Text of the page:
The first design of the OT 1300 dated from 1965, and was in the "supercar" league. Unfortunately, only 50 cars were produced exclusively for the purpose of driving on circuits.
These original iterations are often referred to with a prefix of "Prototpe". This article, however, refers to the moniker given the Fiat 850 coupe derivative of 1967, commonly known as the Fiat OT 1300/124 Coupé Abarth.
Not satisfied with the OT 1000, Carlo Abarth set about creating a super-tuned version of the standard Fiat 850 Coupe
, going one step further and coming up with the OT 1300/124.
Externally, the 1300 model was identical to the OT 1000, and, for that matter, a standard 850 Coupe, but under the hood - instead of a bored and stroked 850 engine - there was a bigger engine taken from Fiat's 124 Sedan.
Abarth's modifications to the 124 engine were somewhat less extreme than the work he had done on the 850 engine. The bore was increased from 2.87 in. to 2.98 in., raising the total displacement of the in-line 4-cylinder engine from 1197 to 1280cc. In addition, the compression ratio was raised from the standard 8.8 to 9.5-to-one.
The net result of this work was that the 124 engine's horsepower jumped from 65 at 5600 rpm to 88 at 6000 rpm, yielding an estimated top speed of 105 mph (nine mph higher than the OTS 1000, and over 20 mph higher than a standard, 52-hp 850 Coupe).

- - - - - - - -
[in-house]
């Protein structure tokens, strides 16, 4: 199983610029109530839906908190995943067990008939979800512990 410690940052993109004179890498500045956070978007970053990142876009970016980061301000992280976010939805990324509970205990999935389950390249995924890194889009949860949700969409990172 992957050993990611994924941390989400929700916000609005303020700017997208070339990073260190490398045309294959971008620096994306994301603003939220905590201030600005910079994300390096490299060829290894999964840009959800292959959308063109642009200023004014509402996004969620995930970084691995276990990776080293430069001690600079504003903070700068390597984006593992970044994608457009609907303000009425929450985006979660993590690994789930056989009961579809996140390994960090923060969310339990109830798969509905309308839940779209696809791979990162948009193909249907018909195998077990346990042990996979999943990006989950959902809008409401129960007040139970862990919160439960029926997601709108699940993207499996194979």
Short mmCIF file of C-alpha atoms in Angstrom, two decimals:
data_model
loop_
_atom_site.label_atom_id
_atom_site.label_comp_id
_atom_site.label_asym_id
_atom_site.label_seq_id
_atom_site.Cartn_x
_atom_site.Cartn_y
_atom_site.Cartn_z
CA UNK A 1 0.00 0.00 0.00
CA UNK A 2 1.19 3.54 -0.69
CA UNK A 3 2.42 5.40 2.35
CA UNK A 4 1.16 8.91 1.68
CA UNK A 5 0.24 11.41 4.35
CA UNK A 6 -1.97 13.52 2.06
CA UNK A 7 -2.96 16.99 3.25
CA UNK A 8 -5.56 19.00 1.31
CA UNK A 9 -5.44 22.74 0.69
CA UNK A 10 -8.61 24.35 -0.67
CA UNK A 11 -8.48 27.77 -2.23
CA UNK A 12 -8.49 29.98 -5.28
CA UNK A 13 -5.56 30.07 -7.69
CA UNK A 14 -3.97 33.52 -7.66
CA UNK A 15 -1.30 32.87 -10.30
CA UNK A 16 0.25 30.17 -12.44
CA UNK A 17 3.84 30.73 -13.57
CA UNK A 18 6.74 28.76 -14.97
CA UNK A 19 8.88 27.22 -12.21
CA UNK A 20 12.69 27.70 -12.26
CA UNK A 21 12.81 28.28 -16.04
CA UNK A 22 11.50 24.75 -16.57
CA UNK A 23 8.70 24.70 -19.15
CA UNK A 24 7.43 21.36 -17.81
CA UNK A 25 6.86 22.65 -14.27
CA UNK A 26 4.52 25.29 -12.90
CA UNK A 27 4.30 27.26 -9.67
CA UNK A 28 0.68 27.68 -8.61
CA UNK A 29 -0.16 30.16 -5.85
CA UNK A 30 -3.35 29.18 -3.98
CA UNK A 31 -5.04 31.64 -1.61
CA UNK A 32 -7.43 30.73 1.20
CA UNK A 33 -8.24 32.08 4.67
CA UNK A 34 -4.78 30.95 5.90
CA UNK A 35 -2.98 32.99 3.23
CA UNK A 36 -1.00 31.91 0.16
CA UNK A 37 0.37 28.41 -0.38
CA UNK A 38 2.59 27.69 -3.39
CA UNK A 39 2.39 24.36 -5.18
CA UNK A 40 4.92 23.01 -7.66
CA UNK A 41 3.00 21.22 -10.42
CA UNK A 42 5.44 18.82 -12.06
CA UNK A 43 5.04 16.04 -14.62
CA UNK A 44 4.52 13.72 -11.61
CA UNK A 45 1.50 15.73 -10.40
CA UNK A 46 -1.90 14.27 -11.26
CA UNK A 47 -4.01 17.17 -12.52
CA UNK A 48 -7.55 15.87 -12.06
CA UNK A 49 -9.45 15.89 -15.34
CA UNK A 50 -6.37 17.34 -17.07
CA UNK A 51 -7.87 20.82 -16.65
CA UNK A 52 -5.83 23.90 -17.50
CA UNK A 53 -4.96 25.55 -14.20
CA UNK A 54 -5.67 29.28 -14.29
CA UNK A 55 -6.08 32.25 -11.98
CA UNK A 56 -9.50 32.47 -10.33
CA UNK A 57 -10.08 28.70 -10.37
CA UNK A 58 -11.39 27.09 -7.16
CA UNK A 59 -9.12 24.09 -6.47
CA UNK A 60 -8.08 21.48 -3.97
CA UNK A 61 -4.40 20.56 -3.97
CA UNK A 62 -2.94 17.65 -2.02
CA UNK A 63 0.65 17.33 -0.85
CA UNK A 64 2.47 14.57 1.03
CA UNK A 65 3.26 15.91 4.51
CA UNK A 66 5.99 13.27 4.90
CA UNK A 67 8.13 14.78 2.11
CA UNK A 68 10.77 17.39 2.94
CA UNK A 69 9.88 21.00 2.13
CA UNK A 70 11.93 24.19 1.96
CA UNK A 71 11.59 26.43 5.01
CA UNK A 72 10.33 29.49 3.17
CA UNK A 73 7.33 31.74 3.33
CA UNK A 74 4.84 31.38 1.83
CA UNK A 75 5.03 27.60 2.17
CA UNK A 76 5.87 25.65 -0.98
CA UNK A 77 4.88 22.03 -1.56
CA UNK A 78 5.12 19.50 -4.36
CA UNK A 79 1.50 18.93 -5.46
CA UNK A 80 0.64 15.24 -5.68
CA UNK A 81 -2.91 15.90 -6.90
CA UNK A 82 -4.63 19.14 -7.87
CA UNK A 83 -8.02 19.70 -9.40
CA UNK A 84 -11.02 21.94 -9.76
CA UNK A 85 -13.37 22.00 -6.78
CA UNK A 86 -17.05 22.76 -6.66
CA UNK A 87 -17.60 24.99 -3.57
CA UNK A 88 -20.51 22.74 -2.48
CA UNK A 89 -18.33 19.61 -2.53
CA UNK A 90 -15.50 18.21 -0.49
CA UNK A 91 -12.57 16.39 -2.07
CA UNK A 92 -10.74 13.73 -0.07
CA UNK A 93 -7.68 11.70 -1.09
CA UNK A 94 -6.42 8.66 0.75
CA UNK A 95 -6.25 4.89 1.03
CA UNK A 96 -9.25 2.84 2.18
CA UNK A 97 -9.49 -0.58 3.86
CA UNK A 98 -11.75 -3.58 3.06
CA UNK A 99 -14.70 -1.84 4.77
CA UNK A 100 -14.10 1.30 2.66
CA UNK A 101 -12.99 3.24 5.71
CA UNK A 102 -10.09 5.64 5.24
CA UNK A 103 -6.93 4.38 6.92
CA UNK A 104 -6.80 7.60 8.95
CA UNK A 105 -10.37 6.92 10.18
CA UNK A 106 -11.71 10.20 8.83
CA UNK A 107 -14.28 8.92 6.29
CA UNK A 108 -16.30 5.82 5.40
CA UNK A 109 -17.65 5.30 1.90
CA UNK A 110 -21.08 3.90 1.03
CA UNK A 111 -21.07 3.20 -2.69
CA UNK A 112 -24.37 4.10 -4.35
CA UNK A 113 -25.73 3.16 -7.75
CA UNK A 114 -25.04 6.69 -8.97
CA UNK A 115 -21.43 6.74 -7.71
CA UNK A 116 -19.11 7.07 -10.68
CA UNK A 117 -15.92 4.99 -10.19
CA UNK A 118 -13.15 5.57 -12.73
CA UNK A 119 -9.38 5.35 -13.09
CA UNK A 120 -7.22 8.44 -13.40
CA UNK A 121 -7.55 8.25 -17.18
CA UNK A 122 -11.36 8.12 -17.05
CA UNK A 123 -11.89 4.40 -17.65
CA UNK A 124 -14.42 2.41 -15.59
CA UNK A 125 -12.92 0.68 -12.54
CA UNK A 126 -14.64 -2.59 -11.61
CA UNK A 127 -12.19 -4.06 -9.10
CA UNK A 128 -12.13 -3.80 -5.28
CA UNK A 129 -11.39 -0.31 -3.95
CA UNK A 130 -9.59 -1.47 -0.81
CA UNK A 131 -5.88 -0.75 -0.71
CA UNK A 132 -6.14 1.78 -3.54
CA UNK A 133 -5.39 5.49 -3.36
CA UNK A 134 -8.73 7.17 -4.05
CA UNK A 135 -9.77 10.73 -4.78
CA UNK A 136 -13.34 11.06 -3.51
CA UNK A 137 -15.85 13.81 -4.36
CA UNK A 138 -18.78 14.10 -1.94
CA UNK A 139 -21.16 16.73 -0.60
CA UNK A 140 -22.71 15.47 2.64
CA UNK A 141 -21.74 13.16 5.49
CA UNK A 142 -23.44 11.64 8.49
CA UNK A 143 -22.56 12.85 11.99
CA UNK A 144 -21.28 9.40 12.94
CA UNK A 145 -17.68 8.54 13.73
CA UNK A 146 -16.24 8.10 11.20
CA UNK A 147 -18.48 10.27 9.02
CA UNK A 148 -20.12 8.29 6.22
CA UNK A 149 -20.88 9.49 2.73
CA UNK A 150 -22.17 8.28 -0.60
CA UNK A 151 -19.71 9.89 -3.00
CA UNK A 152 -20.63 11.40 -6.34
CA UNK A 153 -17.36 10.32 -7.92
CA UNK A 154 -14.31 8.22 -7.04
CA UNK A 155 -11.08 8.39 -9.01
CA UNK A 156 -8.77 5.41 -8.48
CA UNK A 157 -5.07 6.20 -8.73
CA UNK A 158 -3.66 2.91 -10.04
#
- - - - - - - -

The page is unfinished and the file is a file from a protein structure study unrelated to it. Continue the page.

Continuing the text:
The OT 1300 also featured suspension modifications similar to those on the OT 1000, including 5.5 in. wheels, heavy duty shock absorbers and springs, and 2.4 in. track increase front and rear. The OT 1300/124 sold for $3,295 in the U.S. at release, which was almost double the price of a standard Fiat 850 Coupe
Identifying a genuine OT 1300 can be a difficult task. The Abarth used the standard Fiat ID plate located on the left wall of the engine compartment, the same alloy tag being used on all Fiat 850 Coupes. The tag will contain a chassis code, followed by the chassis serial number. Just below that it will likely have the European Coupe engine code.
Below that is the Spares number. This again is a Fiat tag, and has nothing to do with Abarth. Remember, the car was first assembled by Fiat as an 850 Coupe, then shipped to Abarth for transformation into a 1300/124.
If you are lucky enough to find one of these, and it is genuine, then you have hit the motherload. The problem will always be, however, accurate identification...